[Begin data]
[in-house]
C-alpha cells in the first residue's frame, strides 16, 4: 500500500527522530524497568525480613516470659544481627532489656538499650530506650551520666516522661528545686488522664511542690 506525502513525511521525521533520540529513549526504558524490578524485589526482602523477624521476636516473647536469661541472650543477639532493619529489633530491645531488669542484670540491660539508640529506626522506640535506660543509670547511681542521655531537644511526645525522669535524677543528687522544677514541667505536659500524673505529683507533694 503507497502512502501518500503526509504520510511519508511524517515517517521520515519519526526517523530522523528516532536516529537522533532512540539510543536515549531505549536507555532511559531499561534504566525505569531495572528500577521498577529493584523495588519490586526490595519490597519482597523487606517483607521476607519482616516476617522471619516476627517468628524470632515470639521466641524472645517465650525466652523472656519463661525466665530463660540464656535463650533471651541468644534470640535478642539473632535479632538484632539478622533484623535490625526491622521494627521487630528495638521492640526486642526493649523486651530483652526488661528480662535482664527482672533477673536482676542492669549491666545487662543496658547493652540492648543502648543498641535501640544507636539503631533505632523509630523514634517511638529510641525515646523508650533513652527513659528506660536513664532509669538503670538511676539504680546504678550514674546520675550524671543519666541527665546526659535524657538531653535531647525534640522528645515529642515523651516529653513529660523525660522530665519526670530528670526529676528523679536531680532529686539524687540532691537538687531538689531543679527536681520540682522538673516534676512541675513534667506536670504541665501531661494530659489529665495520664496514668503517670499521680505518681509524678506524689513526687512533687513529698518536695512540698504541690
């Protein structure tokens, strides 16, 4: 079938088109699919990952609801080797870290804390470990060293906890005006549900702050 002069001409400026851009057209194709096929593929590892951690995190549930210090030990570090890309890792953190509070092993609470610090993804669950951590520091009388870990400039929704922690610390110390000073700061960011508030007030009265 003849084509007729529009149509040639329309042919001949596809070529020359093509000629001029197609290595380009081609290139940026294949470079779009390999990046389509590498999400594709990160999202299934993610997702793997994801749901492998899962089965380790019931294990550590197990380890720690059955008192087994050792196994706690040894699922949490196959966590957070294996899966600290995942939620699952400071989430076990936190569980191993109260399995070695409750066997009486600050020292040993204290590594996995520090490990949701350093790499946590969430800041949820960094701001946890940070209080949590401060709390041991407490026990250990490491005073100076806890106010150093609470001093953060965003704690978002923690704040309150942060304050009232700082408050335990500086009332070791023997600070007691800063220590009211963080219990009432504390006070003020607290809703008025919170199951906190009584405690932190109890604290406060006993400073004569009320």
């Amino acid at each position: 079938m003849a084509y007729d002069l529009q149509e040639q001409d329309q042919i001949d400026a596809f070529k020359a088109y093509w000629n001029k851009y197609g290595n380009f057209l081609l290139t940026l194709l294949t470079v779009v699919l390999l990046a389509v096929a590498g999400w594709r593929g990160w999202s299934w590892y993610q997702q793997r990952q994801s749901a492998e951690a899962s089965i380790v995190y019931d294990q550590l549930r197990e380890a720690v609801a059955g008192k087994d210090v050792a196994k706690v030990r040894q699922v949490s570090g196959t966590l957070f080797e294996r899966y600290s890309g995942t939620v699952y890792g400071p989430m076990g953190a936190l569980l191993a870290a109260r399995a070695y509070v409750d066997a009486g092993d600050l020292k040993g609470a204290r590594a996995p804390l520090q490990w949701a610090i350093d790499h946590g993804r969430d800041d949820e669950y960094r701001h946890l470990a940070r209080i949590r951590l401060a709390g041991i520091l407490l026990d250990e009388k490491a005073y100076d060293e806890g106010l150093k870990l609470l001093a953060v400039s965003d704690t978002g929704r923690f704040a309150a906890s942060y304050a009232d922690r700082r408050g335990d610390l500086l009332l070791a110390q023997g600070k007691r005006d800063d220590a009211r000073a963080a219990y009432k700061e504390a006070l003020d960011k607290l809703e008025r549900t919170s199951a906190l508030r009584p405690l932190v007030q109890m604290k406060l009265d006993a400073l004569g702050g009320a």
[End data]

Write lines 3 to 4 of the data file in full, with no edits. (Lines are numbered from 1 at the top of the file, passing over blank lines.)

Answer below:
């Protein structure tokens, strides 16, 4: 079938088109699919990952609801080797870290804390470990060293906890005006549900702050 002069001409400026851009057209194709096929593929590892951690995190549930210090030990570090890309890792953190509070092993609470610090993804669950951590520091009388870990400039929704922690610390110390000073700061960011508030007030009265 003849084509007729529009149509040639329309042919001949596809070529020359093509000629001029197609290595380009081609290139940026294949470079779009390999990046389509590498999400594709990160999202299934993610997702793997994801749901492998899962089965380790019931294990550590197990380890720690059955008192087994050792196994706690040894699922949490196959966590957070294996899966600290995942939620699952400071989430076990936190569980191993109260399995070695409750066997009486600050020292040993204290590594996995520090490990949701350093790499946590969430800041949820960094701001946890940070209080949590401060709390041991407490026990250990490491005073100076806890106010150093609470001093953060965003704690978002923690704040309150942060304050009232700082408050335990500086009332070791023997600070007691800063220590009211963080219990009432504390006070003020607290809703008025919170199951906190009584405690932190109890604290406060006993400073004569009320």
């Amino acid at each position: 079938m003849a084509y007729d002069l529009q149509e040639q001409d329309q042919i001949d400026a596809f070529k020359a088109y093509w000629n001029k851009y197609g290595n380009f057209l081609l290139t940026l194709l294949t470079v779009v699919l390999l990046a389509v096929a590498g999400w594709r593929g990160w999202s299934w590892y993610q997702q793997r990952q994801s749901a492998e951690a899962s089965i380790v995190y019931d294990q550590l549930r197990e380890a720690v609801a059955g008192k087994d210090v050792a196994k706690v030990r040894q699922v949490s570090g196959t966590l957070f080797e294996r899966y600290s890309g995942t939620v699952y890792g400071p989430m076990g953190a936190l569980l191993a870290a109260r399995a070695y509070v409750d066997a009486g092993d600050l020292k040993g609470a204290r590594a996995p804390l520090q490990w949701a610090i350093d790499h946590g993804r969430d800041d949820e669950y960094r701001h946890l470990a940070r209080i949590r951590l401060a709390g041991i520091l407490l026990d250990e009388k490491a005073y100076d060293e806890g106010l150093k870990l609470l001093a953060v400039s965003d704690t978002g929704r923690f704040a309150a906890s942060y304050a009232d922690r700082r408050g335990d610390l500086l009332l070791a110390q023997g600070k007691r005006d800063d220590a009211r000073a963080a219990y009432k700061e504390a006070l003020d960011k607290l809703e008025r549900t919170s199951a906190l508030r009584p405690l932190v007030q109890m604290k406060l009265d006993a400073l004569g702050g009320a």